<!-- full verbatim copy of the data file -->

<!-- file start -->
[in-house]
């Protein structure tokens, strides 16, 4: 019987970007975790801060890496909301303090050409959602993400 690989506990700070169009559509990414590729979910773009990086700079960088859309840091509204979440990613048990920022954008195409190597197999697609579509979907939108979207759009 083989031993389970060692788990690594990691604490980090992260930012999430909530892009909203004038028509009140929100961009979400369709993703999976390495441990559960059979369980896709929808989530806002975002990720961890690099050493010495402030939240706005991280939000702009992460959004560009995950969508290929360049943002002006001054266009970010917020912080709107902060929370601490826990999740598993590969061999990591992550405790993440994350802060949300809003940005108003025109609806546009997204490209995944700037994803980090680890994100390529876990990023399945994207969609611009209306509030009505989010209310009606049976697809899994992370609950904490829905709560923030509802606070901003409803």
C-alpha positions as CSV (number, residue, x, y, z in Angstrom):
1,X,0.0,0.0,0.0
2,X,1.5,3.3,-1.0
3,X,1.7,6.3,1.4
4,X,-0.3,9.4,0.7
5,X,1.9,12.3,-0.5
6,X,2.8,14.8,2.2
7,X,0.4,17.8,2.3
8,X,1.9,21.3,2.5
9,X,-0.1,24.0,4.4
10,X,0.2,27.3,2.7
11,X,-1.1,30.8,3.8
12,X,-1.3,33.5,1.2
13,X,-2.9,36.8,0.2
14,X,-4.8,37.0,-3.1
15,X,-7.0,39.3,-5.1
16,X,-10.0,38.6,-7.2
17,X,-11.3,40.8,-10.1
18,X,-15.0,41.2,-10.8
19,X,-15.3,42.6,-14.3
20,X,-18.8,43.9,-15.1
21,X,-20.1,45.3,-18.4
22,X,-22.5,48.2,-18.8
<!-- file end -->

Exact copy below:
[in-house]
């Protein structure tokens, strides 16, 4: 019987970007975790801060890496909301303090050409959602993400 690989506990700070169009559509990414590729979910773009990086700079960088859309840091509204979440990613048990920022954008195409190597197999697609579509979907939108979207759009 083989031993389970060692788990690594990691604490980090992260930012999430909530892009909203004038028509009140929100961009979400369709993703999976390495441990559960059979369980896709929808989530806002975002990720961890690099050493010495402030939240706005991280939000702009992460959004560009995950969508290929360049943002002006001054266009970010917020912080709107902060929370601490826990999740598993590969061999990591992550405790993440994350802060949300809003940005108003025109609806546009997204490209995944700037994803980090680890994100390529876990990023399945994207969609611009209306509030009505989010209310009606049976697809899994992370609950904490829905709560923030509802606070901003409803």
C-alpha positions as CSV (number, residue, x, y, z in Angstrom):
1,X,0.0,0.0,0.0
2,X,1.5,3.3,-1.0
3,X,1.7,6.3,1.4
4,X,-0.3,9.4,0.7
5,X,1.9,12.3,-0.5
6,X,2.8,14.8,2.2
7,X,0.4,17.8,2.3
8,X,1.9,21.3,2.5
9,X,-0.1,24.0,4.4
10,X,0.2,27.3,2.7
11,X,-1.1,30.8,3.8
12,X,-1.3,33.5,1.2
13,X,-2.9,36.8,0.2
14,X,-4.8,37.0,-3.1
15,X,-7.0,39.3,-5.1
16,X,-10.0,38.6,-7.2
17,X,-11.3,40.8,-10.1
18,X,-15.0,41.2,-10.8
19,X,-15.3,42.6,-14.3
20,X,-18.8,43.9,-15.1
21,X,-20.1,45.3,-18.4
22,X,-22.5,48.2,-18.8